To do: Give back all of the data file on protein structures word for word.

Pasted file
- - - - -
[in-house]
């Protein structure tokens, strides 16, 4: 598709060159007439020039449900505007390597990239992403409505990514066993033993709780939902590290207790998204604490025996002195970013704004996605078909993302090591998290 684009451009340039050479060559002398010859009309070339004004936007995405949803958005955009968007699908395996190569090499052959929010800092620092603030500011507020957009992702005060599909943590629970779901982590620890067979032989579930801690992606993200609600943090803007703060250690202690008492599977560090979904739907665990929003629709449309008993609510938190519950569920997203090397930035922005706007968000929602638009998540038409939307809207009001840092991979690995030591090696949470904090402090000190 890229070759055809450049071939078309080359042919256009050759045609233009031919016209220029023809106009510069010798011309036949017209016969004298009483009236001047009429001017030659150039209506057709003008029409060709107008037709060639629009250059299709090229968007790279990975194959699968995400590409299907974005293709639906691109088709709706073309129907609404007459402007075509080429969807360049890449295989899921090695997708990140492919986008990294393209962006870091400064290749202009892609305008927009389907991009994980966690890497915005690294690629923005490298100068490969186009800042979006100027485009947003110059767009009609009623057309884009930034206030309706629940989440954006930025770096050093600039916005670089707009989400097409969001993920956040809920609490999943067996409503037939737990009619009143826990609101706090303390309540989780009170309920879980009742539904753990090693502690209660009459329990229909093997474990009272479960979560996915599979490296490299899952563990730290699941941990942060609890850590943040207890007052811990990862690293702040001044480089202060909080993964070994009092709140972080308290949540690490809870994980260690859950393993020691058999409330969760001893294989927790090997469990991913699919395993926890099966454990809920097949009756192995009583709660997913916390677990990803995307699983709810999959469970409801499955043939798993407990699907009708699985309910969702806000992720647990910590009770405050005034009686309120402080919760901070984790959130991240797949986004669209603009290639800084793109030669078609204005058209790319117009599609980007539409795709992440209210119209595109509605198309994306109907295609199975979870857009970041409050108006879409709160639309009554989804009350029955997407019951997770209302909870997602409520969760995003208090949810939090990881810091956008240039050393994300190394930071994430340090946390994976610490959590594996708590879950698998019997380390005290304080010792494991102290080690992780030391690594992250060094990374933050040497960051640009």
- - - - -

[in-house]
């Protein structure tokens, strides 16, 4: 598709060159007439020039449900505007390597990239992403409505990514066993033993709780939902590290207790998204604490025996002195970013704004996605078909993302090591998290 684009451009340039050479060559002398010859009309070339004004936007995405949803958005955009968007699908395996190569090499052959929010800092620092603030500011507020957009992702005060599909943590629970779901982590620890067979032989579930801690992606993200609600943090803007703060250690202690008492599977560090979904739907665990929003629709449309008993609510938190519950569920997203090397930035922005706007968000929602638009998540038409939307809207009001840092991979690995030591090696949470904090402090000190 890229070759055809450049071939078309080359042919256009050759045609233009031919016209220029023809106009510069010798011309036949017209016969004298009483009236001047009429001017030659150039209506057709003008029409060709107008037709060639629009250059299709090229968007790279990975194959699968995400590409299907974005293709639906691109088709709706073309129907609404007459402007075509080429969807360049890449295989899921090695997708990140492919986008990294393209962006870091400064290749202009892609305008927009389907991009994980966690890497915005690294690629923005490298100068490969186009800042979006100027485009947003110059767009009609009623057309884009930034206030309706629940989440954006930025770096050093600039916005670089707009989400097409969001993920956040809920609490999943067996409503037939737990009619009143826990609101706090303390309540989780009170309920879980009742539904753990090693502690209660009459329990229909093997474990009272479960979560996915599979490296490299899952563990730290699941941990942060609890850590943040207890007052811990990862690293702040001044480089202060909080993964070994009092709140972080308290949540690490809870994980260690859950393993020691058999409330969760001893294989927790090997469990991913699919395993926890099966454990809920097949009756192995009583709660997913916390677990990803995307699983709810999959469970409801499955043939798993407990699907009708699985309910969702806000992720647990910590009770405050005034009686309120402080919760901070984790959130991240797949986004669209603009290639800084793109030669078609204005058209790319117009599609980007539409795709992440209210119209595109509605198309994306109907295609199975979870857009970041409050108006879409709160639309009554989804009350029955997407019951997770209302909870997602409520969760995003208090949810939090990881810091956008240039050393994300190394930071994430340090946390994976610490959590594996708590879950698998019997380390005290304080010792494991102290080690992780030391690594992250060094990374933050040497960051640009």